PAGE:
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Tuesday, October 5, 2010

Kachim, Gregory AndersonAP – This undated handout photo provided by National Geographic shows Kachim, a speaker of the hidden language …
WASHINGTON – A "hidden" language spoken by only about 1,000 people has been discovered in the remote northeast corner of India by researchers who at first thought they were documenting a dialect of the Aka culture, a tribal community that subsists on farming and hunting.
They found an entirely different vocabulary and linguistic structure.
Even the speakers of the tongue, called Koro, did not realize they had a distinct language, linguist K. David Harrison said Tuesday.
Culturally, the Koro speakers are part of the Aka community in India's Arunachal Pradesh state, and Harrison, associate professor of linguistics at Swarthmore College, said both groups merely considered Koro a dialect of the Aka language.
But researchers studying the groups found they used different words for body parts, numbers and other concepts, establishing Koro as a separate language, Harrison said.
"Koro is quite distinct from the Aka language," said Gregory Anderson, director of the Living Tongues Institute for Endangered Languages. "When we went there we were told it was a dialect of Aka, but it is a distant sister language."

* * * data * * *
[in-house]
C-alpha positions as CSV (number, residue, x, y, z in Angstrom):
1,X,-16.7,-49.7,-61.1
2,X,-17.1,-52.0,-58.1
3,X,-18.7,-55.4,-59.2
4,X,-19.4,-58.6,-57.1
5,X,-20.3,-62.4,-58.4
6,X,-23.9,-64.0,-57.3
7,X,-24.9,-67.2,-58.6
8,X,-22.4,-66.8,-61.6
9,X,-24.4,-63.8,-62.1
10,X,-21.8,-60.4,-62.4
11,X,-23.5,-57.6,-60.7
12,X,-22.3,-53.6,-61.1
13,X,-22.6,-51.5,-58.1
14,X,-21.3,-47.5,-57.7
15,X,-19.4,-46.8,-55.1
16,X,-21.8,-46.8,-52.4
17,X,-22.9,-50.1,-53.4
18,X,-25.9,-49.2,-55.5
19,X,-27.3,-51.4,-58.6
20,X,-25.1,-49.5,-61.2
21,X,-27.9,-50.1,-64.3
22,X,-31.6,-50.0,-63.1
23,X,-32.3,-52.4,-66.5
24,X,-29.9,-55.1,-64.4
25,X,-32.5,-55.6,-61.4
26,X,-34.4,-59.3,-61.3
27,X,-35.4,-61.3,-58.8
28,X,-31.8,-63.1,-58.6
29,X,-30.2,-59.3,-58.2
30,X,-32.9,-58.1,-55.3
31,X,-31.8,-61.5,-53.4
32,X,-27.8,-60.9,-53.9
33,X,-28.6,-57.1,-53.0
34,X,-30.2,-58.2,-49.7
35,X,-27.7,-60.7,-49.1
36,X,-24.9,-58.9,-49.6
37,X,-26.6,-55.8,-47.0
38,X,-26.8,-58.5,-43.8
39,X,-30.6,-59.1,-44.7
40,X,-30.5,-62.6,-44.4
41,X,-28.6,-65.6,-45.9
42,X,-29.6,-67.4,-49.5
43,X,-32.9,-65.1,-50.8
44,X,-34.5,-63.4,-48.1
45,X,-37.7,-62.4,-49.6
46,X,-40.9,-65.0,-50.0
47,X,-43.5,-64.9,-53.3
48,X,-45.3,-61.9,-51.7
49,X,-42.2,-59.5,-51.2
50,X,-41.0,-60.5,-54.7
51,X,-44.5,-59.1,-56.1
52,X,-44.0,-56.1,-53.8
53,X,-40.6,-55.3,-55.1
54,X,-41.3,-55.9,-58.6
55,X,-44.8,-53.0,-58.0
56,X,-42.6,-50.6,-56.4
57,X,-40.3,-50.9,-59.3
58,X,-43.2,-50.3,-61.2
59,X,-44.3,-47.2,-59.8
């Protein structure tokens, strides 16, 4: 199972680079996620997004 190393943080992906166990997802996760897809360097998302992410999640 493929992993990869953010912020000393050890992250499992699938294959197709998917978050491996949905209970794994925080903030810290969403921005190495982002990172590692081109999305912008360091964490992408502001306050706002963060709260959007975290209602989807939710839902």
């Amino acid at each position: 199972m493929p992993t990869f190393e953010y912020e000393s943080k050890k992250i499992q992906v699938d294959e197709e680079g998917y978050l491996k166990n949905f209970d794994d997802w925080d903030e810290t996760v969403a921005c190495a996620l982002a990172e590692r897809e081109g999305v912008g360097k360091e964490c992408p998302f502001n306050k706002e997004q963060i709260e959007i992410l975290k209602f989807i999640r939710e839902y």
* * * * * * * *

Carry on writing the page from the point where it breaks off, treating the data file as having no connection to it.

People of the Aka culture live in small villages near the borders of China, Tibet and Burma (also known as Myanmar). They practice subsistence hunting, farming and gathering firewood in the forest and tend to wear ornate clothing of hand-woven cloth, favoring red garments. Their languages are not well known, though they were first noted in the 19th century.
The region where they live in the foothills of the Himalaya Mountains requires a special permit to enter. There, the researchers crossed a mountain river on a bamboo raft and climbed steep hillsides to to reach the remote villages, going door-to-door among the bamboo houses that sit on stilts.
Harrison and Anderson spoke at a news conference organized by the National Geographic Society, which supported their work.
The northeast corner of India is known as a hotspot of language diversity and researchers were documenting some of the unwritten tongues when they came across Koro in research started in 2008.
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